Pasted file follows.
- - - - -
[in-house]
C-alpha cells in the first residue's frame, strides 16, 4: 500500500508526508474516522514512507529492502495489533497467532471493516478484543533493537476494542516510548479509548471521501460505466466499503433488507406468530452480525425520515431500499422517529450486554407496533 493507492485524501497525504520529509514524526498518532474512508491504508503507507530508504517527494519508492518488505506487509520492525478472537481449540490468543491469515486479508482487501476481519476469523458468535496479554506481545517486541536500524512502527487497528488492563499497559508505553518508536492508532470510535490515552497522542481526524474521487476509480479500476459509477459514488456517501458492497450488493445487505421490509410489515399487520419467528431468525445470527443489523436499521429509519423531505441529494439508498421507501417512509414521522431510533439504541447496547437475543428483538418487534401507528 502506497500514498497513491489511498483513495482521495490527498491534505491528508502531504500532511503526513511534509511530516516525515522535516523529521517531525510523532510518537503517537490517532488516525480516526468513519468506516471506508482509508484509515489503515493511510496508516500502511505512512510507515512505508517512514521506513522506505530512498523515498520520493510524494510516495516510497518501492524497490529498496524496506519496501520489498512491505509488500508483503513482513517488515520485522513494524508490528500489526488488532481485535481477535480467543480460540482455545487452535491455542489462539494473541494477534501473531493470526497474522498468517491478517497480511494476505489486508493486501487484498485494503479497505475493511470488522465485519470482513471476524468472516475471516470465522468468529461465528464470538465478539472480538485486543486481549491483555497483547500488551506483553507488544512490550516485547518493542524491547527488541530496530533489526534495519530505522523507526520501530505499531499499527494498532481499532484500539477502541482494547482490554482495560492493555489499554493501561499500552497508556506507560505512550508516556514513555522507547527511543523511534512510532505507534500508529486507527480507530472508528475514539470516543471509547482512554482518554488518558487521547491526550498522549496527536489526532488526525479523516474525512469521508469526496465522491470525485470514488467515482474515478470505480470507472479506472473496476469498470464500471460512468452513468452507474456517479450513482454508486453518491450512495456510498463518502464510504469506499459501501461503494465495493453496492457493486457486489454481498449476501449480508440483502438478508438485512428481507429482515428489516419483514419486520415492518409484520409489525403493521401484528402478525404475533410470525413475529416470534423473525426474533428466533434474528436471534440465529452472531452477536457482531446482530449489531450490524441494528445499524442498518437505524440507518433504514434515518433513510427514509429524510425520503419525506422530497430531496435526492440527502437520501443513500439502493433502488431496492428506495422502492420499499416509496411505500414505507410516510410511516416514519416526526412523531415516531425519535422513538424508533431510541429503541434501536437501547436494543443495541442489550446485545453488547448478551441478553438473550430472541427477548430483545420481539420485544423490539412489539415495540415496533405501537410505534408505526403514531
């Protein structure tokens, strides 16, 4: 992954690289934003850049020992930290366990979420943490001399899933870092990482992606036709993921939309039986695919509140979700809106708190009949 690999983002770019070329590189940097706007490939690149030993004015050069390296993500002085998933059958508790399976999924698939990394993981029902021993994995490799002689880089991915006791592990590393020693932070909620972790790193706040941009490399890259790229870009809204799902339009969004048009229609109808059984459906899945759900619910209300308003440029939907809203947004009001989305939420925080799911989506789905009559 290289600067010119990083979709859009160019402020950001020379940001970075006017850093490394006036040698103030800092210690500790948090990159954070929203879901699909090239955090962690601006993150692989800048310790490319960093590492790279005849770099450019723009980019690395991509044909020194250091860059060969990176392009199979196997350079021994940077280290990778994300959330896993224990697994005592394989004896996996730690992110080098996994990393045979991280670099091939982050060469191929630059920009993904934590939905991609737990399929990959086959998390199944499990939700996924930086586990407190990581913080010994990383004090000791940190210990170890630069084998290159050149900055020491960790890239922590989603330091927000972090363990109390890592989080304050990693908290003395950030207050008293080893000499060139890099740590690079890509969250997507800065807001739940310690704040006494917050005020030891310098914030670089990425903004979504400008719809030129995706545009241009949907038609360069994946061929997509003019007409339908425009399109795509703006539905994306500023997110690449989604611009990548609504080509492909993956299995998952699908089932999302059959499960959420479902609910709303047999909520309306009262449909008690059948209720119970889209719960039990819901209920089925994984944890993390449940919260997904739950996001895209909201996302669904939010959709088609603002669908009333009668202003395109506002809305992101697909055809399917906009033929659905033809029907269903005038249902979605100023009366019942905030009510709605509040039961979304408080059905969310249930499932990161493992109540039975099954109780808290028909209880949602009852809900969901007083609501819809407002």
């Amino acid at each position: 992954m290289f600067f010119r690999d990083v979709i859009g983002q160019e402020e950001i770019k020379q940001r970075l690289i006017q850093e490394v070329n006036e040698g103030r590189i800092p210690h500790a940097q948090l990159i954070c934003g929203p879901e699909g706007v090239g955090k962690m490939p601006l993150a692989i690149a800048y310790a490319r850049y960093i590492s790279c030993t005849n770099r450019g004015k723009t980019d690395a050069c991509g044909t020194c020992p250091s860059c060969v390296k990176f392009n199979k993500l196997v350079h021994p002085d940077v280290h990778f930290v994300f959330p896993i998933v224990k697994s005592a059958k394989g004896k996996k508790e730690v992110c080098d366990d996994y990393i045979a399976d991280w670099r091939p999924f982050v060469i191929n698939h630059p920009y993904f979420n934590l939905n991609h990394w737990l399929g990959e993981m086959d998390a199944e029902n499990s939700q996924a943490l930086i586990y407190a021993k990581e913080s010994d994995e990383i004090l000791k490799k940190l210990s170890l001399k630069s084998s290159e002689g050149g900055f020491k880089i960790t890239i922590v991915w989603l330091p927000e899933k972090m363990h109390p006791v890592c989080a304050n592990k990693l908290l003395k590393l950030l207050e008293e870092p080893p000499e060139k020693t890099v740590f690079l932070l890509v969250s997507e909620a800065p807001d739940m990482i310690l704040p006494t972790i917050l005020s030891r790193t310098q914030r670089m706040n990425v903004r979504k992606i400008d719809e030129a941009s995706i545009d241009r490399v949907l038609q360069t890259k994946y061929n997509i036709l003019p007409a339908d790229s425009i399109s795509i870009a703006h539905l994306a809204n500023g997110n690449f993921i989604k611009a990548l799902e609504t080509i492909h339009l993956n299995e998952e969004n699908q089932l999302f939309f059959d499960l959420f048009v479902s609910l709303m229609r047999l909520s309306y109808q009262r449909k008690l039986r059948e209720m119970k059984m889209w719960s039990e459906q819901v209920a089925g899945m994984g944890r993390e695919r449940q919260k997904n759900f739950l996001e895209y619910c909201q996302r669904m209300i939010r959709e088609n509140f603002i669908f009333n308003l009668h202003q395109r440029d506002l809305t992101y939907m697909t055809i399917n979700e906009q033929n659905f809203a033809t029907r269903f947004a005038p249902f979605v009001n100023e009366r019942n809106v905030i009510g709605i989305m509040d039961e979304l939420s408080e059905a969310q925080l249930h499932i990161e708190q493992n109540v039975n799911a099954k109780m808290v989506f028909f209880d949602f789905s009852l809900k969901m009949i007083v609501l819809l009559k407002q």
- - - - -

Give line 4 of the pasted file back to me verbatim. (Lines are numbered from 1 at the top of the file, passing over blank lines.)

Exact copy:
């Amino acid at each position: 992954m290289f600067f010119r690999d990083v979709i859009g983002q160019e402020e950001i770019k020379q940001r970075l690289i006017q850093e490394v070329n006036e040698g103030r590189i800092p210690h500790a940097q948090l990159i954070c934003g929203p879901e699909g706007v090239g955090k962690m490939p601006l993150a692989i690149a800048y310790a490319r850049y960093i590492s790279c030993t005849n770099r450019g004015k723009t980019d690395a050069c991509g044909t020194c020992p250091s860059c060969v390296k990176f392009n199979k993500l196997v350079h021994p002085d940077v280290h990778f930290v994300f959330p896993i998933v224990k697994s005592a059958k394989g004896k996996k508790e730690v992110c080098d366990d996994y990393i045979a399976d991280w670099r091939p999924f982050v060469i191929n698939h630059p920009y993904f979420n934590l939905n991609h990394w737990l399929g990959e993981m086959d998390a199944e029902n499990s939700q996924a943490l930086i586990y407190a021993k990581e913080s010994d994995e990383i004090l000791k490799k940190l210990s170890l001399k630069s084998s290159e002689g050149g900055f020491k880089i960790t890239i922590v991915w989603l330091p927000e899933k972090m363990h109390p006791v890592c989080a304050n592990k990693l908290l003395k590393l950030l207050e008293e870092p080893p000499e060139k020693t890099v740590f690079l932070l890509v969250s997507e909620a800065p807001d739940m990482i310690l704040p006494t972790i917050l005020s030891r790193t310098q914030r670089m706040n990425v903004r979504k992606i400008d719809e030129a941009s995706i545009d241009r490399v949907l038609q360069t890259k994946y061929n997509i036709l003019p007409a339908d790229s425009i399109s795509i870009a703006h539905l994306a809204n500023g997110n690449f993921i989604k611009a990548l799902e609504t080509i492909h339009l993956n299995e998952e969004n699908q089932l999302f939309f059959d499960l959420f048009v479902s609910l709303m229609r047999l909520s309306y109808q009262r449909k008690l039986r059948e209720m119970k059984m889209w719960s039990e459906q819901v209920a089925g899945m994984g944890r993390e695919r449940q919260k997904n759900f739950l996001e895209y619910c909201q996302r669904m209300i939010r959709e088609n509140f603002i669908f009333n308003l009668h202003q395109r440029d506002l809305t992101y939907m697909t055809i399917n979700e906009q033929n659905f809203a033809t029907r269903f947004a005038p249902f979605v009001n100023e009366r019942n809106v905030i009510g709605i989305m509040d039961e979304l939420s408080e059905a969310q925080l249930h499932i990161e708190q493992n109540v039975n799911a099954k109780m808290v989506f028909f209880d949602f789905s009852l809900k969901m009949i007083v609501l819809l009559k407002q």